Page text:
Abolishing GCC agency laws could make the big players bigger, says the general manager. “In this environment, the company with 1,000 stores will be in a position to consolidate,” he explains. “Everything in the Gulf is up for sale. If someone is willing to pay, loyalty does not come into it.”
But there is also the spectre of oversupply of GCC retail space. Ira Kalish, director of global economics and consumer business at Deloitte Research, says the pace of GCC retail expansion reminds him of China’s coastal cities a decade ago.
“In many developing countries, spurts of retail growth lead to excess investment, creating excess capacity,” he says. “That risk exists in the major Gulf cities, and a shake-up could take place in the next two to three years.
“Dubai today is like Shanghai in the late 1990s. Shanghai found itself with excess capacity, underwent a shake-out, and migration from rural areas helped population catch up with capacity. In Dubai and Abu Dhabi, though, you wonder where additional people would come from without massive immigration.”
For many family conglomerates, now passing from the second generation of owners to the third, it is a time of soul searching. Many younger bosses hold degrees in business, have global experience and want to make changes.
“Change is coming,” says Ziegler. “While some companies are still diversifying, many have started to shed holdings to focus on core business. In Kuwait, [for example], the second generation has taken over Alghanim [Industries] and given it a more Western-style focus, shedding less attractive segments.”
In many conglomerates, there has traditionally been a deep divide between family and non-family, leading to tensions with hired senior management. Traditionally, the chairman signs every cheque, a symbol of family reluctance to delegate power to outsiders.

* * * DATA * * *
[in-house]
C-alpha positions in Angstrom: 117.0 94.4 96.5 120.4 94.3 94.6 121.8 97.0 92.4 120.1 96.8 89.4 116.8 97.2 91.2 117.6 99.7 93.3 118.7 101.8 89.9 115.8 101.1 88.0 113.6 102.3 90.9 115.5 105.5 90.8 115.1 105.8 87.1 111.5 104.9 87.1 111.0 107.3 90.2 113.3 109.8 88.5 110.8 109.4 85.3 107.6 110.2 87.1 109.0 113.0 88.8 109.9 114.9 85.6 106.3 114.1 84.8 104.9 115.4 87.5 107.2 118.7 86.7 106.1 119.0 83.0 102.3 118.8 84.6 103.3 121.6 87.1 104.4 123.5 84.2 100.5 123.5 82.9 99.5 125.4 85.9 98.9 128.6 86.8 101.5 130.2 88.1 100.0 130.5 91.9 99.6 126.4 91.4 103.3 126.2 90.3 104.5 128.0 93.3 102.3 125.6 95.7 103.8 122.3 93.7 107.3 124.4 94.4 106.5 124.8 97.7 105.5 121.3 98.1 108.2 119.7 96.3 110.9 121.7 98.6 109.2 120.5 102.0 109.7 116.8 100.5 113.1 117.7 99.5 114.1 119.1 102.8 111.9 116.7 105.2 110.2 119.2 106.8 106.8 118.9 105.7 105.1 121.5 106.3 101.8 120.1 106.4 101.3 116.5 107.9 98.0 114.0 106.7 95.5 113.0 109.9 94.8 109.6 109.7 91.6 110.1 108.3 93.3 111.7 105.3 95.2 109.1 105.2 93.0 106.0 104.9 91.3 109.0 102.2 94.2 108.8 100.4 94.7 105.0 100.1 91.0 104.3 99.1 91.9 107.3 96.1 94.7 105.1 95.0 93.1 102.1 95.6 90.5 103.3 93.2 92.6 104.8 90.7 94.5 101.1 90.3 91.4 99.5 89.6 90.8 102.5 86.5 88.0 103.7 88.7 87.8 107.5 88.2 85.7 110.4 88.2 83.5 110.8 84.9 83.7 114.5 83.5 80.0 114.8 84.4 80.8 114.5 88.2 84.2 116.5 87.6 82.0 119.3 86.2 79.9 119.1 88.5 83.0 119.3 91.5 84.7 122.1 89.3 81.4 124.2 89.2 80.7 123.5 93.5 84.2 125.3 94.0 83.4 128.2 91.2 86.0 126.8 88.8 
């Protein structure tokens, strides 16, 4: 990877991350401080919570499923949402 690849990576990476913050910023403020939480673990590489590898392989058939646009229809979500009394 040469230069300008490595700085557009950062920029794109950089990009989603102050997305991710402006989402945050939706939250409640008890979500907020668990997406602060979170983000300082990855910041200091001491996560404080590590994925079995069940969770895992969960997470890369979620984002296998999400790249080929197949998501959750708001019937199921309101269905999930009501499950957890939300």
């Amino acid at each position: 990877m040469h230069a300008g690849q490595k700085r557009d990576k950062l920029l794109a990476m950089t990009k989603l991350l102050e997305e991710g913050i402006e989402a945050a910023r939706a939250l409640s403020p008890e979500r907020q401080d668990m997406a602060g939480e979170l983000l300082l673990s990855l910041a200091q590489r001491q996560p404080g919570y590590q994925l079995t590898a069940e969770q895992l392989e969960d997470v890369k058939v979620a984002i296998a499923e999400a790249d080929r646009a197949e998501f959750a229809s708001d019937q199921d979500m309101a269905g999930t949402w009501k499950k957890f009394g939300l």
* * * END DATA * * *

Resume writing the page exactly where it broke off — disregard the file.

“If senior managers outside the family are not empowered, they do not last,” says Ziegler. “Trust is a huge issue in family firms. In some cases, trust has been abused. But instead of having checks and balances, many firms operate all the checks and none of the balances.
“However, the new generation seem to have more trust in employees from outside the family. There is growing awareness that decentralisation can be healthy, although I still think it is easier to build a new economic city than to change the mindset of a Gulf trading family.”
Saoud Abdullah al-Darwish, vice-chairman of Qatari conglomerate Darwish Holding, disagrees with the notion that family firms cannot adapt. With assets of up to $1bn, the company, founded in 1944, has embraced change under its third generation of management, restructuring five years ago.
Darwish represents luxury brands including Rolex, Givenchy and Dior. Its retail business has grown by 40 per cent a year for five years, achieving sales of $145m in 2007.
It is moving into real estate and mall management, leasing a 75,000-square-metre mall from Aldar at Plaza Towers in the prime West Bay Lagoon development.
In 2005, the group hired an international consultant to rebrand the flagship Modern Home department store as 51 East.
This is preparation for a retail boom that could bring global rivals such as Selfridges and Harvey Nichols to Qatar, and in the longer term, expansion overseas, says Al-Darwish.